1 Thessalonians 2:9-13

Matthew 23:1-12

I received a church newsletter this week (no, not ours). It included – no, it was mostly taken up by – a voter guide. It looked well researched by the outside organization that put it together, and it carefully limited itself to the candidates’ positions on various issues. It made sure to preserve the church’s tax-exempt 501(c)(3) status, even including a letter from a lawyer certifying that everything complies with federal election law. In keeping with all those important laws, the guide didn’t give a formal nod to any individual candidates, but it’s not bragging to say that I’m smart enough to know whom I should vote for.

At least this newsletter also included a pastor’s letter acknowledging that no party is perfect. The pastor noted that if Jesus ran for president, he would disappoint both parties: No party could wholeheartedly support Jesus’ defense of life, love for his enemies, and strict position on evil, all at the same time. But again, the conclusion of this letter clarified which issues matter most. It’s no surprise that one candidate clearly deserves my vote more than the other (and this is legally not an endorsement).

I’m ambivalent enough about politics, but I can’t just not add my voice to this conversation. Not because I disagree with any particular position this church newsletter took, but because this is just not how the conversation is supposed to go. No single set of moral issues is absolutely important, to the exclusion of all other issues. In fact, there is no single set of issues we can call “moral” in the first place. Every issue that’s been discussed during this election campaign is morally charged.

So please, don’t take my political preferences as God’s word. Don’t take anyone’s political preferences as God’s word, for that matter. Don’t let anyone simplify this decision for you: you have to make sense of politics for yourself. Yes, I will say unequivocally that people and nations are judged on their deeds. I’ll say just as unequivocally that no person, no nation, no set of issues is ever perfect. Political life has always been built on compromise, and that I will call the truth!

No candidate in any race Tuesday will ever solve all the problems facing the United States. It’s not that I don’t think one candidate will do a much better job than the other, but despite what you may have heard, he’s not the Christ either. The Son of God is not running for any office this year. Jesus made clear over and over, the Christ is emphatically not running. Ever.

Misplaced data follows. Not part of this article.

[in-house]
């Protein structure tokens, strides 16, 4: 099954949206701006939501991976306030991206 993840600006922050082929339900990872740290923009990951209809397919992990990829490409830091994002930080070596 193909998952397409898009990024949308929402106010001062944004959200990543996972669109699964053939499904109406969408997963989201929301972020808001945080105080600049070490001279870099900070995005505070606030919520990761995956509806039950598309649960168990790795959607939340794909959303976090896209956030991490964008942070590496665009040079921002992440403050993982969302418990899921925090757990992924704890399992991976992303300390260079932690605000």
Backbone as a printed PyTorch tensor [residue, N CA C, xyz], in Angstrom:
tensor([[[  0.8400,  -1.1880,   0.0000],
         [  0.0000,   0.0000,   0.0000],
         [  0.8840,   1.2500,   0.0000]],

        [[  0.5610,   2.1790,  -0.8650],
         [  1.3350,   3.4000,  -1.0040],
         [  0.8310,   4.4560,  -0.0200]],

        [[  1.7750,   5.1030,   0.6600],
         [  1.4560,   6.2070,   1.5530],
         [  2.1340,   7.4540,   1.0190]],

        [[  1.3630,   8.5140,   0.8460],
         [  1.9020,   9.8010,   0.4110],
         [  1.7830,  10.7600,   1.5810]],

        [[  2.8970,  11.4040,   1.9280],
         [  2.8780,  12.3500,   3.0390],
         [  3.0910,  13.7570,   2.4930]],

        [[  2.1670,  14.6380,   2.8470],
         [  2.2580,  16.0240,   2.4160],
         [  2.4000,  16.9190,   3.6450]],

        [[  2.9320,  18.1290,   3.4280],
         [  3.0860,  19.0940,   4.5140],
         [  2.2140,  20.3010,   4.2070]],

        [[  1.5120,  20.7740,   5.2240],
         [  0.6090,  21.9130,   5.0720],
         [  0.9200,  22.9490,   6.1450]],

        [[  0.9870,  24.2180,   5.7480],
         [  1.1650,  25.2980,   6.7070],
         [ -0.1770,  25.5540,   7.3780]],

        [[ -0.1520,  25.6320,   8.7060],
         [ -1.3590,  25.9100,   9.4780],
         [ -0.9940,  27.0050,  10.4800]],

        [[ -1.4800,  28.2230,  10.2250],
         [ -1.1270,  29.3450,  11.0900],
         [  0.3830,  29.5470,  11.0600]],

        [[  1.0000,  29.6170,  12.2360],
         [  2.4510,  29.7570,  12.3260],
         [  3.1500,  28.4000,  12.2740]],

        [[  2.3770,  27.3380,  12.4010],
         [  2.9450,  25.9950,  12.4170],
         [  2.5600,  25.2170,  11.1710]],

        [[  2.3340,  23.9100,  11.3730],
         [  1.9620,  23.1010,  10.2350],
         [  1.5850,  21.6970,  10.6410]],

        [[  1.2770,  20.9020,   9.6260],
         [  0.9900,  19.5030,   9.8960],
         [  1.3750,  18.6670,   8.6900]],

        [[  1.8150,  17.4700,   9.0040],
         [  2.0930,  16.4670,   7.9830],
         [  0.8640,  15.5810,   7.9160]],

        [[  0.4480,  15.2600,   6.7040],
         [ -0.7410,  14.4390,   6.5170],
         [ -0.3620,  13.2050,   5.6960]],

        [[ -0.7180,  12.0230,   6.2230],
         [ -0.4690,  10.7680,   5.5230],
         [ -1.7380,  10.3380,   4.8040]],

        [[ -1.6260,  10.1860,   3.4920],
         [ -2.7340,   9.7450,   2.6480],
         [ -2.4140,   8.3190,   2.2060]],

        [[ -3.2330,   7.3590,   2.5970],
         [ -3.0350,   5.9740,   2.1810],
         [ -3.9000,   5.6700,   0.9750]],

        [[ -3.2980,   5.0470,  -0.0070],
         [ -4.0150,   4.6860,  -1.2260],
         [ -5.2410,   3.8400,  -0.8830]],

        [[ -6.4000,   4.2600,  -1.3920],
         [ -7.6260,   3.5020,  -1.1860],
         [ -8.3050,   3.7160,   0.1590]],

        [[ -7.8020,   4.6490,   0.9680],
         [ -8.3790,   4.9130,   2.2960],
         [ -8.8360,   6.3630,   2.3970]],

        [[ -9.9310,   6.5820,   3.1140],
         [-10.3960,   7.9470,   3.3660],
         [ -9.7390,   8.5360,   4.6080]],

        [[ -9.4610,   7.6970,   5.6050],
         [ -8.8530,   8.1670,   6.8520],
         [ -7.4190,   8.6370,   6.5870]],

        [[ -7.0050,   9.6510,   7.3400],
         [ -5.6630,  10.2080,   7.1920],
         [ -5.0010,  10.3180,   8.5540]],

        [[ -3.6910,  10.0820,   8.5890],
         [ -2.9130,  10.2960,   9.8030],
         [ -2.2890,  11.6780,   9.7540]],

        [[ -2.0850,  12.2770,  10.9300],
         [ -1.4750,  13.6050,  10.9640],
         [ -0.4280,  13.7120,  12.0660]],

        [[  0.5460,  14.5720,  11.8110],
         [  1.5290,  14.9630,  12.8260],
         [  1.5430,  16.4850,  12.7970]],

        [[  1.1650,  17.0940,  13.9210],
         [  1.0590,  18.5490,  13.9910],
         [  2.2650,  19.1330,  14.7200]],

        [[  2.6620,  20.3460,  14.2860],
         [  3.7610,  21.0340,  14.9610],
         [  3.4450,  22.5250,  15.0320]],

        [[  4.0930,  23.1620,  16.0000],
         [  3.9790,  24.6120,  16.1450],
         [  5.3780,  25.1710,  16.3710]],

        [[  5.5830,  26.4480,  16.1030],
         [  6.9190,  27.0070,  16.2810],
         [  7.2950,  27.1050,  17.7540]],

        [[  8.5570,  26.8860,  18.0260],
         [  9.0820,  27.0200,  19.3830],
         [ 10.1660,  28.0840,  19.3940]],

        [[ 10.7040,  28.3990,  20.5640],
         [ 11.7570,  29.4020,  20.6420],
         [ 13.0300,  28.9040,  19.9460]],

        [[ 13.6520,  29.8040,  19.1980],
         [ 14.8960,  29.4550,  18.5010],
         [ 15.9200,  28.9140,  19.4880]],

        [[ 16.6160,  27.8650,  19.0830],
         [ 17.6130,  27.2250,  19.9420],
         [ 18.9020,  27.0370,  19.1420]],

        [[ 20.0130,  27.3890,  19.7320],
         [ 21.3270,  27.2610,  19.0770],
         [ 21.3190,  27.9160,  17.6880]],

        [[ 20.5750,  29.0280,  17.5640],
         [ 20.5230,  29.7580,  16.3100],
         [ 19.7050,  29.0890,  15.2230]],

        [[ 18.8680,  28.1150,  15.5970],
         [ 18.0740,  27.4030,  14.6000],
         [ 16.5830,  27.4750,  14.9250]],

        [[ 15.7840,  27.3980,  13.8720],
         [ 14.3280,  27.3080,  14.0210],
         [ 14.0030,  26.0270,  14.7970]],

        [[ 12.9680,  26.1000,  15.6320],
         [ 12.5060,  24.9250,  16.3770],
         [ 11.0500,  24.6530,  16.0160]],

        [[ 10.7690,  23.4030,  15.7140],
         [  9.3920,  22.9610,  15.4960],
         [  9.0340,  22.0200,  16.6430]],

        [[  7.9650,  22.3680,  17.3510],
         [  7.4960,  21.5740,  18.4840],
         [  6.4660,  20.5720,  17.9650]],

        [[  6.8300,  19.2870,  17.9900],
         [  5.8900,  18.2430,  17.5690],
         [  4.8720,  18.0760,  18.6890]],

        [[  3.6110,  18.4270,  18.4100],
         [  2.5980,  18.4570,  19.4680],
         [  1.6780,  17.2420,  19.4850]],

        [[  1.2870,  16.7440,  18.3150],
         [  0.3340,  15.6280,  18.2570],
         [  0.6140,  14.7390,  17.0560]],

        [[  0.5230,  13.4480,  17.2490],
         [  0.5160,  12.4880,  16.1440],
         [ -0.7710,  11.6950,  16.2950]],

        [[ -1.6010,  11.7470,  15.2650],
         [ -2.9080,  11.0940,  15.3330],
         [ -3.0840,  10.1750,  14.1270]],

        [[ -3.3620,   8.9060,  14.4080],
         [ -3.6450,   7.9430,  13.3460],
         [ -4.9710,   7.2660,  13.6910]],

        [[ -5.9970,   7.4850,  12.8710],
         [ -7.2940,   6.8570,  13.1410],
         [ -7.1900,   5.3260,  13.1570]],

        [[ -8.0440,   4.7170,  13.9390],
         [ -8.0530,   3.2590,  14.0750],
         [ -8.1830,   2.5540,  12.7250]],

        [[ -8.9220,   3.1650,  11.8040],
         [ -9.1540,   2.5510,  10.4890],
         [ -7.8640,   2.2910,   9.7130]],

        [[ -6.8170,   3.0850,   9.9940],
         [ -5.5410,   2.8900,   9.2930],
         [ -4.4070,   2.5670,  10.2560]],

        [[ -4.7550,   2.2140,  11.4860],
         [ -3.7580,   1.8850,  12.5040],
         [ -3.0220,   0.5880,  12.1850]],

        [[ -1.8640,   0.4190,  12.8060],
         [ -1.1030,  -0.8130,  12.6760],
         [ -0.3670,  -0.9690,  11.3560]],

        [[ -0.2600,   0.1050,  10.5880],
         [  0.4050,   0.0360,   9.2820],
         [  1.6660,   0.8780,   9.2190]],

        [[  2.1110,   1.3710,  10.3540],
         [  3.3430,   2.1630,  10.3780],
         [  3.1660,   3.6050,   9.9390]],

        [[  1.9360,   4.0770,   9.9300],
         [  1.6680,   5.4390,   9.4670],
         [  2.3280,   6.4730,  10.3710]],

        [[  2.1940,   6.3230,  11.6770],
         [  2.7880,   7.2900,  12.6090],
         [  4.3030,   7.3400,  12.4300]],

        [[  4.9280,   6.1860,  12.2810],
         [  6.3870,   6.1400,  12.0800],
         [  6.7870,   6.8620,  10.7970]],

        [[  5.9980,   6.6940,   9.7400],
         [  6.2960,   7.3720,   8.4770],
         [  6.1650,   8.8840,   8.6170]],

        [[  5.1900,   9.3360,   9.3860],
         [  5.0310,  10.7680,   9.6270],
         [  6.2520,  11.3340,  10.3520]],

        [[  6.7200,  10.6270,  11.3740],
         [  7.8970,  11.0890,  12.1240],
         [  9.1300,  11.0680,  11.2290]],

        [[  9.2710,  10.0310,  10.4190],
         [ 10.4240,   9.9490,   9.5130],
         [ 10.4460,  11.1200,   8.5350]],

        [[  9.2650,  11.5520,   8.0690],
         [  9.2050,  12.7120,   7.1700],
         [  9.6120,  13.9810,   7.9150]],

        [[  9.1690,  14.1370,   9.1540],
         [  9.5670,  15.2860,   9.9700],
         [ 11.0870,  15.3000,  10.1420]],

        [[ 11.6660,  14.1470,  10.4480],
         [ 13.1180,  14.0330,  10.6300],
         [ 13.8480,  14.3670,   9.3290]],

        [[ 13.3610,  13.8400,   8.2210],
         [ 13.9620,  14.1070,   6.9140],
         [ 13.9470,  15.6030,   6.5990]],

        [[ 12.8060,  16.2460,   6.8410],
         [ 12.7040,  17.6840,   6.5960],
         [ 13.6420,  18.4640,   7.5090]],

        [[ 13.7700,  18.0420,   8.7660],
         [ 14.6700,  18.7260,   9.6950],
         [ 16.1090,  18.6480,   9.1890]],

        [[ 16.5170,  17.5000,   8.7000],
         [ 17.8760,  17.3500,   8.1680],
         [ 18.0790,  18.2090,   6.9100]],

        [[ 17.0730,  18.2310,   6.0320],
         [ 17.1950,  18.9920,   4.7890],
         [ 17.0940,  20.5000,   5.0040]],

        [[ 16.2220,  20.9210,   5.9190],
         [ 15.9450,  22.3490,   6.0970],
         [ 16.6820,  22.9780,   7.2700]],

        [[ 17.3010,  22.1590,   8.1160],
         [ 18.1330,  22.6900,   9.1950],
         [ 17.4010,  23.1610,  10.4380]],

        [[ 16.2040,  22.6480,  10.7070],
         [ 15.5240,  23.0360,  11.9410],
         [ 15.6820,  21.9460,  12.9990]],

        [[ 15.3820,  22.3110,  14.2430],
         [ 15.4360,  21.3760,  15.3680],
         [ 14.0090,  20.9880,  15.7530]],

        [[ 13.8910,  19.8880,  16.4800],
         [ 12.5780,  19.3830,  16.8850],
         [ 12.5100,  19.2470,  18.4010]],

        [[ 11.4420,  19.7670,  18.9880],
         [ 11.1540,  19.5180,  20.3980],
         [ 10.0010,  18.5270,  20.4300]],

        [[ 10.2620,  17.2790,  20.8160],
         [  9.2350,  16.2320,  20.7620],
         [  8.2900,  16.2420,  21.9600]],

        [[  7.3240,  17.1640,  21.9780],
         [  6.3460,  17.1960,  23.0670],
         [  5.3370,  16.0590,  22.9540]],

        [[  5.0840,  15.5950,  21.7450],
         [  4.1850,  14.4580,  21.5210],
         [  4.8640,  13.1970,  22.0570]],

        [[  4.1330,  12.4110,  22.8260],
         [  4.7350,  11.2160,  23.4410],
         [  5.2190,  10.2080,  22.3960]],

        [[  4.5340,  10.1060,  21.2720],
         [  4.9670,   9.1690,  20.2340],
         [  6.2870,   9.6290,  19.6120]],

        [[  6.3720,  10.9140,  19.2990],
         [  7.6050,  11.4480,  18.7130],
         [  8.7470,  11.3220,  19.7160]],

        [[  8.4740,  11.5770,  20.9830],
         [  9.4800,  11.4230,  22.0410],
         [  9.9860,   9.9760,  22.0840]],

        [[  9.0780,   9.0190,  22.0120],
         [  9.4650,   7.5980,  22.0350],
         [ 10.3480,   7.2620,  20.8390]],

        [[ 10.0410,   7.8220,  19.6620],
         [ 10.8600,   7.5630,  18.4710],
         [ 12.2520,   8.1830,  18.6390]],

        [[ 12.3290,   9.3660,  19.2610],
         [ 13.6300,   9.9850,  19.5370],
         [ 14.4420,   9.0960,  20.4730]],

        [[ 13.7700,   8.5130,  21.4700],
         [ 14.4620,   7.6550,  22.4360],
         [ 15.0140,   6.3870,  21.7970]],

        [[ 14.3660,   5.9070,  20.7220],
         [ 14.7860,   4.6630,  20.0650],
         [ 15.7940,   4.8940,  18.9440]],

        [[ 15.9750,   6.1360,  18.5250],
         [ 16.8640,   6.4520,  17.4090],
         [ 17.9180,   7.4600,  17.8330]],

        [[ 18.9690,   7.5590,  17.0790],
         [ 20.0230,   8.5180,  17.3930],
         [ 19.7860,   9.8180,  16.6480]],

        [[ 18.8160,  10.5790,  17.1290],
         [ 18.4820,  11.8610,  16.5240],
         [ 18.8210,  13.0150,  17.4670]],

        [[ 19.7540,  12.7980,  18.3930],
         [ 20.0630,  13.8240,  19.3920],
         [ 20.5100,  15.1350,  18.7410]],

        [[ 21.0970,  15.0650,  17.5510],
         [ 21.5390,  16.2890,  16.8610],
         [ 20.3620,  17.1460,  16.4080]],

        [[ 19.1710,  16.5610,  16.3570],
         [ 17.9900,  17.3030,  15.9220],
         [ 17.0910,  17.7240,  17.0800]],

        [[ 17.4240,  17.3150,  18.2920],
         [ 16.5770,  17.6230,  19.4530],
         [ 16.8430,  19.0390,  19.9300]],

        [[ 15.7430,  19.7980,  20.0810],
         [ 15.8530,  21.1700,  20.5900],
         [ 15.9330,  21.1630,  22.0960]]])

We tend to expect a Messiah to lead us. We have since the people of Israel asked Samuel to anoint them a king. People expected the same in Jesus’ day. We want a political leader – or a military general – to fix the world so we don’t have to. We want a teacher, a Rabbi, a king. Jesus warns us, beware that you don’t get called any of those things.

It takes a powerful kind of ambition to try for any of these positions, and there’s a deep moral danger in this ambition. Douglas Adams said it well: “Anyone who is capable of getting themselves made President should on no account be allowed to do the job.” Now, anyone running for President must do so out of love for their country, because it’s a lousy job no matter how you slice it. But the process of getting into this job is broken in ways that we can’t fix. Both of the major candidates have spent two years campaigning to lead an unimaginably powerful country, in a world where virtue is very hard to tell apart from opportunism.

So pray that the Holy Spirit will be at work on Tuesday. Don’t pray because the Holy Spirit has a firm ideological position to uphold, but pray that millions of voices together can collectively speak wisdom. Pray that the Spirit will be at work in your vote (yes, vote – but don’t expect to be unconflicted about the choice). Pray for the Spirit to be at work in the votes of people committed to ideals beyond their own self and their own money. Pray that the Spirit will be at work in the votes of a reconciled people, who are able to see beyond disagreement because they have been reconciled to God in Christ.

Pray also with your actions, on Tuesday and afterward. This is the prayer Christians have to lift up. Pray that while the arc of history may be long, it still bends toward justice for all, because without justice “for all,” there is no justice for anyone. So our prayer is not to ask God to “get the government in line.” Our prayer is to get ourselves in line with God’s acts already, because God’s doing is good news in this world.